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Skyscanner edges forward with another data-driven deal
Accurate insights from vast quantities of data are increasingly difficult, but partnerships like the one between Skyscanner and ForwardKeys could be the answer. Sally White reports
Access to the data from as many as 70 million international travel bookings a day gives quite an insight into industry trends. Just what industry players need as the entrance of mega-international tech groups and the adoption of social media make for cutthroat conditions!
So, while predictions flow thick and fast in the industry, the analytics tool that travel tech entrepreneur Olivier Jager set up seven years ago with ForwardKeys is attracting a wide range of partners.The Spanish-based company focuses on big data and business intelligence for the travel industry, drawn from anonymised and aggregated global air reservation information.
The latest partner is metasearch group Skyscanner. The group’s combined data-gathering resources will enable ForwardKeys to offer a new data service on two macro traveller trends —‘travel willingness’ and ‘catchment area’—which Skyscanner captures as part of its Travel Insight platform. Skyscanner itself has a vast resource to bring to the match, with its millions of bookings and 1,200 partners.
With the combining of our two datasets we are getting one step closer to a 100% model
ForwardKeys co-founder and CEO Olivier Jager said: “With the combining of our two datasets we are getting one step closer to a 100% model. The more information we can cross-reference, the better image we can create of tomorrow’s travellers – and that will make us more useful to airports, retailers, hoteliers, national tourist offices and anyone else selling goods and services to travellers.”
ForwardKeys now plans to launch analytics to tackle new areas such as:
• Leakage areas – to highlight where an airport is losing business to a competitor and how they might gain greater market share
• Marketing and merchandising opportunities – analysing the geographic make-up of the future footfall to a destination to inform regional marketing strategy investments
Insights that ForwardKeys has supplied in the past range from a warning that Prince Harry and Megan Markel’s nuptials showed no signs of delivering a boost to UK tourism, to one that Chinese visitor numbers in the UK were falling fast.
On the latter it’s noted that that Chinese arrivals into Britain from January to April this year registered zero growth on the same period in 2017, while visits to Europe as a whole increased by 9.5%. It forecasts that Chinese visits to the UK will decrease by 5.7% in the second quarter of this year with London experiencing a greater drop of 10.1%, while other popular destination cities, including Paris, Rome, Amsterdam and Barcelona, will all register positive growth.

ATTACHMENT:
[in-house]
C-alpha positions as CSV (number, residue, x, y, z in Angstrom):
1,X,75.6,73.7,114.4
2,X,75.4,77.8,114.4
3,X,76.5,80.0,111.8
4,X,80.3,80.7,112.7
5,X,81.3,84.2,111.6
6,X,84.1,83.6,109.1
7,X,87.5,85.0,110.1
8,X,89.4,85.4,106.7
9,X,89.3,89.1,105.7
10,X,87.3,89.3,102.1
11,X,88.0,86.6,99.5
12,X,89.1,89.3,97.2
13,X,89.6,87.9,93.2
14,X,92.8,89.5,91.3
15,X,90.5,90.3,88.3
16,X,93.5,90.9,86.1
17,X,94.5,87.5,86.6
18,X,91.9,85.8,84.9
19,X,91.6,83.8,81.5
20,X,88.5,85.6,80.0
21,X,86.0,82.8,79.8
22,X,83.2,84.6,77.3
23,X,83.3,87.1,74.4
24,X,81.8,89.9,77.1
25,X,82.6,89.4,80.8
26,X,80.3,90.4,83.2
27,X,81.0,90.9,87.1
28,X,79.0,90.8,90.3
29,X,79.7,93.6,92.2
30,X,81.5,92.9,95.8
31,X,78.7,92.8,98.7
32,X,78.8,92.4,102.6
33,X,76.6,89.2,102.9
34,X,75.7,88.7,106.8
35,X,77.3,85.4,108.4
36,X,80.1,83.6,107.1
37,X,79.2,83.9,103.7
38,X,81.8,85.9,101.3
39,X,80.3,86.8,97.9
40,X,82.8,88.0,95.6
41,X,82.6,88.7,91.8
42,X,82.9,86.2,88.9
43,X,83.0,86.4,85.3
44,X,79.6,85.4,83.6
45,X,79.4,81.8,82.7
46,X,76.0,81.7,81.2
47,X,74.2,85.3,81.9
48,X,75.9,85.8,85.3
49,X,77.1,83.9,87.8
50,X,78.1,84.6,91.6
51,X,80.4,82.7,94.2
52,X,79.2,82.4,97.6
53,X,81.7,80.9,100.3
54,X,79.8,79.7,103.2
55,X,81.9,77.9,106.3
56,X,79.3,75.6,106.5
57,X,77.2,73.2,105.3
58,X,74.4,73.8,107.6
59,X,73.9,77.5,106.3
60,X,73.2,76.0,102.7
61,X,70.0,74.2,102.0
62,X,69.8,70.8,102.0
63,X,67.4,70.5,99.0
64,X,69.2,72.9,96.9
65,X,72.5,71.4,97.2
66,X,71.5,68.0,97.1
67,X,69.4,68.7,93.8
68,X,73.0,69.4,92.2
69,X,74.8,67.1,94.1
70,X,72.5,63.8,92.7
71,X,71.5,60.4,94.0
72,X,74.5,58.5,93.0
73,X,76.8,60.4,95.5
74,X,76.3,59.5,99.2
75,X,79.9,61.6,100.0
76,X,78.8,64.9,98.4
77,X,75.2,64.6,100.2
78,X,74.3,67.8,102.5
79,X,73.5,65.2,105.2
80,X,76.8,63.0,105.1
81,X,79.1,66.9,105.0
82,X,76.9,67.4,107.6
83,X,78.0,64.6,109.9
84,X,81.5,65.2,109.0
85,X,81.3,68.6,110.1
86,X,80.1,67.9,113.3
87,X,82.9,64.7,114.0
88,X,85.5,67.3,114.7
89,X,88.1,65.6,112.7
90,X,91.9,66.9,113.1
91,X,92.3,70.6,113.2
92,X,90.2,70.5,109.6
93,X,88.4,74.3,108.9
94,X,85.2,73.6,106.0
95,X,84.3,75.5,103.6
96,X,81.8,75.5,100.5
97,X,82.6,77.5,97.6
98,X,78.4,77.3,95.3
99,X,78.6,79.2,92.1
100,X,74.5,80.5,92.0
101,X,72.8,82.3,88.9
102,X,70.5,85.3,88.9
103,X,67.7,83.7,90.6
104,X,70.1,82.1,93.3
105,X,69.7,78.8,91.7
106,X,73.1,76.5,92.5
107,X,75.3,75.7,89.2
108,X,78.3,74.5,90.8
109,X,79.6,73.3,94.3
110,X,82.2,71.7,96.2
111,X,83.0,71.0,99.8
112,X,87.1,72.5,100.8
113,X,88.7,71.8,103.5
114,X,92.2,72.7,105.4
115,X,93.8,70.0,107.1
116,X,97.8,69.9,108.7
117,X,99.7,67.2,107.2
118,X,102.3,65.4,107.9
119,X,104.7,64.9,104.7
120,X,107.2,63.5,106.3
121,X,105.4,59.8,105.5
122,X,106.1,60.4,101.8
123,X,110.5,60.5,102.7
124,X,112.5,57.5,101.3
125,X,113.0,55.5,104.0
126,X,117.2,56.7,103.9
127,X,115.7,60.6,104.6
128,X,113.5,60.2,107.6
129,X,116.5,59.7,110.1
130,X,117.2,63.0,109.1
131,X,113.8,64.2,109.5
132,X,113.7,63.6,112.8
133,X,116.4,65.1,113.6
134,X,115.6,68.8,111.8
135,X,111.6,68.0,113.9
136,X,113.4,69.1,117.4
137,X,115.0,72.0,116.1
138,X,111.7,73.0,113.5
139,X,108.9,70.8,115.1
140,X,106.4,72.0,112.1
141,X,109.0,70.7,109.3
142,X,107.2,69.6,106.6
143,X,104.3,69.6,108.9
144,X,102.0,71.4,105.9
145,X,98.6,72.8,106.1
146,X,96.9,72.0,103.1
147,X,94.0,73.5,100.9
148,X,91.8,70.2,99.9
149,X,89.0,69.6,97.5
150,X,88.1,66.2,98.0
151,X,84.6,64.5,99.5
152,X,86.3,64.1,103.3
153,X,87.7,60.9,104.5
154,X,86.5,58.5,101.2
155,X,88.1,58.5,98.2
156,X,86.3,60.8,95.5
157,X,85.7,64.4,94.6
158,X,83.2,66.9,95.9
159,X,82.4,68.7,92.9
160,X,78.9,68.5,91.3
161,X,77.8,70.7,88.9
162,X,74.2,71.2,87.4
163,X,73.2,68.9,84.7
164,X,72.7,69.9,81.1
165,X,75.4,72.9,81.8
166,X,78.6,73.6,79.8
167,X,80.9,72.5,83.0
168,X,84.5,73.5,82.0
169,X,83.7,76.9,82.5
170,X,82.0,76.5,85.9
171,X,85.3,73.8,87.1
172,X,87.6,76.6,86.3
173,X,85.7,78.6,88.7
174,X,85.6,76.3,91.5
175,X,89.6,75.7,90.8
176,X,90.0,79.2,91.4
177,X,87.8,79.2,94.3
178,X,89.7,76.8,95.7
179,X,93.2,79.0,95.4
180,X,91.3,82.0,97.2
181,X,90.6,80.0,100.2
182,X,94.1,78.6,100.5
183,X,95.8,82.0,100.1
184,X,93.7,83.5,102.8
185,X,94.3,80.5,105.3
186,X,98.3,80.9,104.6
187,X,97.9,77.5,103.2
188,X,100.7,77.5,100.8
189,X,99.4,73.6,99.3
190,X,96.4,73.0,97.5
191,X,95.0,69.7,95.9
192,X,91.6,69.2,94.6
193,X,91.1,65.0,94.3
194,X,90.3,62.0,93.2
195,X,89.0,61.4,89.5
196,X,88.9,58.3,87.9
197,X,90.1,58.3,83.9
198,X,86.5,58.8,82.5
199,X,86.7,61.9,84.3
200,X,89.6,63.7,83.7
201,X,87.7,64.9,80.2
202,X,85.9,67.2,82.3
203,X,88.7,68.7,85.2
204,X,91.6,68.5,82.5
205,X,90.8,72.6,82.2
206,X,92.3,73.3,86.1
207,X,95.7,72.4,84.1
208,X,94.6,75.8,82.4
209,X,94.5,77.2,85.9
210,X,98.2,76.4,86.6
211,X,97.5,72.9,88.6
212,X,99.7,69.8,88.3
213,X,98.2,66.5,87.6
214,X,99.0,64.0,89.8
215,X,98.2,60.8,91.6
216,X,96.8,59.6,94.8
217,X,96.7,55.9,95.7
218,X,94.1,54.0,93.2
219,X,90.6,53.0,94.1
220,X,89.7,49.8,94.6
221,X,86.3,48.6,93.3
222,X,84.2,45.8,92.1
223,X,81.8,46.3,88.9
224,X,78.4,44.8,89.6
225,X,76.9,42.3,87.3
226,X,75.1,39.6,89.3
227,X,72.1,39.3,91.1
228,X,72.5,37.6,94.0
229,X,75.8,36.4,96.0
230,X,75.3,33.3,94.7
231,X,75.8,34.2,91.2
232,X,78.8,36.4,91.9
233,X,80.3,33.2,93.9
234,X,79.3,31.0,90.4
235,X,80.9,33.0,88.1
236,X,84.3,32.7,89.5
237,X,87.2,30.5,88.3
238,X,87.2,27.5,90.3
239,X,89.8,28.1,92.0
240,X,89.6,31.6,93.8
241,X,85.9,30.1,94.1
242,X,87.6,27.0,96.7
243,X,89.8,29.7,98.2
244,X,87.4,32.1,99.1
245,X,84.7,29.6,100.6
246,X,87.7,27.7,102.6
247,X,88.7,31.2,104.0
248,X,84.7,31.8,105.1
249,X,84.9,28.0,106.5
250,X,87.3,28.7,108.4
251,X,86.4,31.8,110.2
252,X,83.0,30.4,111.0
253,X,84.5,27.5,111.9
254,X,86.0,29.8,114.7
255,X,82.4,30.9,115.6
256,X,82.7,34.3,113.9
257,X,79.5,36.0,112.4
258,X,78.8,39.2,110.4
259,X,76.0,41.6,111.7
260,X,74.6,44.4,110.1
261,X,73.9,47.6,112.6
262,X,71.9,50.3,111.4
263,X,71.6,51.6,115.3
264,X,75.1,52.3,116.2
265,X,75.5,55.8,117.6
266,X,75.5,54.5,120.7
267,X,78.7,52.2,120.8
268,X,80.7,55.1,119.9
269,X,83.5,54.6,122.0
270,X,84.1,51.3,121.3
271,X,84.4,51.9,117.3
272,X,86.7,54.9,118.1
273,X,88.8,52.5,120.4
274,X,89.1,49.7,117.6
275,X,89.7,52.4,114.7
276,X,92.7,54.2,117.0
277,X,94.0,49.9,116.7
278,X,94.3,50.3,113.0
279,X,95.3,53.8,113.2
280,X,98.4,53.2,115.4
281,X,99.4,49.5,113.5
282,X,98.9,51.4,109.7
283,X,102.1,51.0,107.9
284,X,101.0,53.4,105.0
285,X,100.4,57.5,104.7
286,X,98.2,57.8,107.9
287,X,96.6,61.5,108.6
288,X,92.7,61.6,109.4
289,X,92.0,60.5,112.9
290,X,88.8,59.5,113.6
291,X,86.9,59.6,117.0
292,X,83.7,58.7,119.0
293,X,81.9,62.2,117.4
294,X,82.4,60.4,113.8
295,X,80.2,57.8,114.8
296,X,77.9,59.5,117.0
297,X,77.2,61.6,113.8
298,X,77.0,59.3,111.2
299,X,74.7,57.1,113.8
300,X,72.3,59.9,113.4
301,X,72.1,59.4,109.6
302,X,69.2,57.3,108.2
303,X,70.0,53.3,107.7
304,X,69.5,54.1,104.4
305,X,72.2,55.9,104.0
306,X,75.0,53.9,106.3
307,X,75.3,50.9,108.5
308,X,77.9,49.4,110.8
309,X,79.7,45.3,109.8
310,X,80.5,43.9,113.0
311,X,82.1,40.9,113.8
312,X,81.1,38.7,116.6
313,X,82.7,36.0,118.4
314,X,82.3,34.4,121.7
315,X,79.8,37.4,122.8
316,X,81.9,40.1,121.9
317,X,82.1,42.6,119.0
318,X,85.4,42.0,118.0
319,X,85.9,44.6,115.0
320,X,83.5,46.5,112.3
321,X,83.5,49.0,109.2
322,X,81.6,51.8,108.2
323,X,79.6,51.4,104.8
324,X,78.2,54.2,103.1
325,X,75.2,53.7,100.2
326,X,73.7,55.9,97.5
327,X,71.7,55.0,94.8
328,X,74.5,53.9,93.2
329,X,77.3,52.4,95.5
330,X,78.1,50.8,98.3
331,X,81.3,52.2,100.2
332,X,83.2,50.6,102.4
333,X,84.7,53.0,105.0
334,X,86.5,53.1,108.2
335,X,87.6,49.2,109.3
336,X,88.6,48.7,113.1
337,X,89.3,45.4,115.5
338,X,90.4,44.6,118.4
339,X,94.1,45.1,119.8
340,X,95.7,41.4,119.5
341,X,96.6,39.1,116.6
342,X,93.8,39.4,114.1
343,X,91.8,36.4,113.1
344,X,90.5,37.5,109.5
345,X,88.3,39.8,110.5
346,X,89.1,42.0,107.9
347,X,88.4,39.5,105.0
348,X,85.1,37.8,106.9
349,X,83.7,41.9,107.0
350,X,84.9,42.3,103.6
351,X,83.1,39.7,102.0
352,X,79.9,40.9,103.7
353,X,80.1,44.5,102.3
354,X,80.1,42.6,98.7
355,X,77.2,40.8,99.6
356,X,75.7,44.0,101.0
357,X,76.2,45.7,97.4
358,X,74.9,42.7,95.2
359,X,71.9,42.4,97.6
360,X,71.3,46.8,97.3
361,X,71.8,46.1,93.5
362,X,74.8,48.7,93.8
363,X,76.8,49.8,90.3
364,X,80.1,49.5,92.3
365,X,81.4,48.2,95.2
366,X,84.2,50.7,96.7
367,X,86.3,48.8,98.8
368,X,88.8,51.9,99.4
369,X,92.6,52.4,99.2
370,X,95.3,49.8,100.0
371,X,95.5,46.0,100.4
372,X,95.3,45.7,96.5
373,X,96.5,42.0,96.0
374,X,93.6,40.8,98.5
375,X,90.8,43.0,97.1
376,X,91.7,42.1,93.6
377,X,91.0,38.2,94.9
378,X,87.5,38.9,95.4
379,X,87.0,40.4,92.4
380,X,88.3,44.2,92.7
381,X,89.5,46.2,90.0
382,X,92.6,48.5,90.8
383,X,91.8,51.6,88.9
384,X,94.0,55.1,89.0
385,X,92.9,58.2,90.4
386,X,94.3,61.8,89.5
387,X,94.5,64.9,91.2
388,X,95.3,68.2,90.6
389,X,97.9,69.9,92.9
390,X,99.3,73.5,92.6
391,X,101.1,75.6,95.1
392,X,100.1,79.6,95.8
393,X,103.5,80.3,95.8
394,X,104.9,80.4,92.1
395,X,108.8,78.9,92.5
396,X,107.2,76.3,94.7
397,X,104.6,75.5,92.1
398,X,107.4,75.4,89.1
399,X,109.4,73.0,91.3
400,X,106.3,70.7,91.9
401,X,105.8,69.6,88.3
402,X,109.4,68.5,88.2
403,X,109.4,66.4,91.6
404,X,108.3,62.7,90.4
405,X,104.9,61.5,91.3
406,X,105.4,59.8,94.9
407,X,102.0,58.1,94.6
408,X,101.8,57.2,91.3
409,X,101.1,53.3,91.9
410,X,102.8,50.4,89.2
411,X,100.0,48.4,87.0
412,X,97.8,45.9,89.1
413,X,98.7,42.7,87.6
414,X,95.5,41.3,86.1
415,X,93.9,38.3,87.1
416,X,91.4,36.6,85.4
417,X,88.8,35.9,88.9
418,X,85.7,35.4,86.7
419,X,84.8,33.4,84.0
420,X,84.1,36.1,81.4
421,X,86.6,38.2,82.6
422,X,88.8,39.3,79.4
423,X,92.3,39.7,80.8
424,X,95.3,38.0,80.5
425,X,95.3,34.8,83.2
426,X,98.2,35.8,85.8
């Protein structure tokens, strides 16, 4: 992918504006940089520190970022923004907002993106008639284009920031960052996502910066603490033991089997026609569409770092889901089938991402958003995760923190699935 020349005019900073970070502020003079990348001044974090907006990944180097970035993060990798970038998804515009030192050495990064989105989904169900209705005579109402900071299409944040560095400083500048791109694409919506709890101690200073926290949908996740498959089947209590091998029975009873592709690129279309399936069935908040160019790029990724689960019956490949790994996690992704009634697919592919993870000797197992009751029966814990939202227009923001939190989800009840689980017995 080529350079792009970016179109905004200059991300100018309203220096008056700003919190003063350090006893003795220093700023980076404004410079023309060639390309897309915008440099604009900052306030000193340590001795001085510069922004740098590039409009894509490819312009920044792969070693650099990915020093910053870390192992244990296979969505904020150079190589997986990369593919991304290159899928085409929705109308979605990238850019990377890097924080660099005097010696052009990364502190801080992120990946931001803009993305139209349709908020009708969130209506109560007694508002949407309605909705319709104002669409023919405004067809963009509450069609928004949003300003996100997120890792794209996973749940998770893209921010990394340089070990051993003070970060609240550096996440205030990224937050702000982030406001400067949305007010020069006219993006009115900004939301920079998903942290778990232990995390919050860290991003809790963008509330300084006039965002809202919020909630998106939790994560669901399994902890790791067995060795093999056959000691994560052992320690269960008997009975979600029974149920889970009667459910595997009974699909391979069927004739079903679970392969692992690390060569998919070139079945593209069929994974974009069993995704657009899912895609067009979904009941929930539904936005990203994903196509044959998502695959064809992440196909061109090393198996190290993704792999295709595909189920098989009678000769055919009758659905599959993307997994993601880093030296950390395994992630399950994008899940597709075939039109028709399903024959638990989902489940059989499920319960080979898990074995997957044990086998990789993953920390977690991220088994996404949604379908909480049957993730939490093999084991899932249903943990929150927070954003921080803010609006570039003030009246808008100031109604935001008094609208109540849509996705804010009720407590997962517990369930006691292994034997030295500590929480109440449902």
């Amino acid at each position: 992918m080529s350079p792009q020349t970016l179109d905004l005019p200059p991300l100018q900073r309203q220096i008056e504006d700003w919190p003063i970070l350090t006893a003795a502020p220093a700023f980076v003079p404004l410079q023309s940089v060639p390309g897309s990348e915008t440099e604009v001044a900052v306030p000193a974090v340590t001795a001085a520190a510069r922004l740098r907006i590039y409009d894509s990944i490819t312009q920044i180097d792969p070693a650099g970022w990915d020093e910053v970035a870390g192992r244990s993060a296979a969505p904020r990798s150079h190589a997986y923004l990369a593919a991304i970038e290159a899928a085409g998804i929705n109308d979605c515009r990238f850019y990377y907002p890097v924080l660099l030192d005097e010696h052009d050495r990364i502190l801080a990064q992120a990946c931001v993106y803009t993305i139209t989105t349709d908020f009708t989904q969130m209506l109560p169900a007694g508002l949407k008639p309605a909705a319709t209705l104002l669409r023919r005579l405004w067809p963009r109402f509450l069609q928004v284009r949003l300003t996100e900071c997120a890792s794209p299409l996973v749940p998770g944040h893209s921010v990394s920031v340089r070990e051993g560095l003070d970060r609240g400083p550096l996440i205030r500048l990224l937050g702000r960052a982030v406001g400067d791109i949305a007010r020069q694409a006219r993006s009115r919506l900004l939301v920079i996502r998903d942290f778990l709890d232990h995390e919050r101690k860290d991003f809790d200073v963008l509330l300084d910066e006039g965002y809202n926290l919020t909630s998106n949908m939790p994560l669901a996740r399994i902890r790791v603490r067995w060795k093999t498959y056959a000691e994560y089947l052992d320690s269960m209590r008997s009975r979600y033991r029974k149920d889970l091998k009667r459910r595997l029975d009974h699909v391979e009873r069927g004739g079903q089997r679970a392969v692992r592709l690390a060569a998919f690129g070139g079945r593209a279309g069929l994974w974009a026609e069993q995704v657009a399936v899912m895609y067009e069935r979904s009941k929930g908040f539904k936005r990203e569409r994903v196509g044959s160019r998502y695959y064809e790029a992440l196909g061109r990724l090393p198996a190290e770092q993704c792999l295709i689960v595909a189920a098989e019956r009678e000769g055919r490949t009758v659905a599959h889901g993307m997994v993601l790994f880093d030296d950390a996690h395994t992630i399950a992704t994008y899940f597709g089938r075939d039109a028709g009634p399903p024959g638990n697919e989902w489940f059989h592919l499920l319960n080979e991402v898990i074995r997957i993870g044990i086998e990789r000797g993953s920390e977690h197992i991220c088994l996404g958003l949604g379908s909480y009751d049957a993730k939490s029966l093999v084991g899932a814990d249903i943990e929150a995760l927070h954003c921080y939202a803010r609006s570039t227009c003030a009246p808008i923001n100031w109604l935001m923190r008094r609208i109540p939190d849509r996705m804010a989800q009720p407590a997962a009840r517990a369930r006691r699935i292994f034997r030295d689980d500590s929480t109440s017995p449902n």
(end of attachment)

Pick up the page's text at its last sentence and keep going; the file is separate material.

Another market which received one of its warnings is the US where, according to ForwardKeys, there is “substantial underperformance”. However, it was quick to ascribe this to weather or currency moves (as it was for the UK), with both countries becoming more expensive for many international travellers as their currencies rose.
Online travel… ‘an industry which is largely built on computer-based transactions which generate vast quantities of data daily, providing huge insights on current and future trends’
In a press conference a few weeks ago Jager said: “In the period between Donald Trump announcing his first travel ban and the federal judge’s initial temporary blockage, bookings for inbound travel to the USA fell 6.5%, a phenomenon which has since been named the Trump Slump.
“In the 15-month period between that first announcement and now, inbound travel to the USA was 1.4% down while global international travel grew 5% on the equivalent period a year earlier.
“Looking ahead for the coming three months, flight bookings to the USA are 2.9% ahead of the equivalent period the year before. However, flight bookings globally over the same period are 5.9% ahead, so one has to conclude that since announcing the first travel ban, the USA has underperformed in the context of robust global travel demand.”
Watching the impact of the football World Cup, it found most fans were taking indirect flights and the major hub airports for the Russia-based games were led by Dubai, with forward bookings to Russia 202% up on the equivalent period last year. Others include Paris, where Russia bookings are 164% ahead, followed by London Heathrow (236%), Amsterdam (92%) and Frankfurt (49%).
The first major partner for ForwardKeys was Amadeus, which it launched with in 2010. Since then Jager has added partnerships with others including Paris-based JMG-Research, Germany’s consumer market intelligence group GfK.
It was a broad background at companies including AOL, Amadeus, PhoCusWright, Market Metrix and TravelCLICK that propelled Jager to make the leap with ForwardKeys. What he saw, right from the outset, was that online travel was “an industry which is largely built on computer-based transactions which generate vast quantities of data daily, providing huge insights on current and future trends”.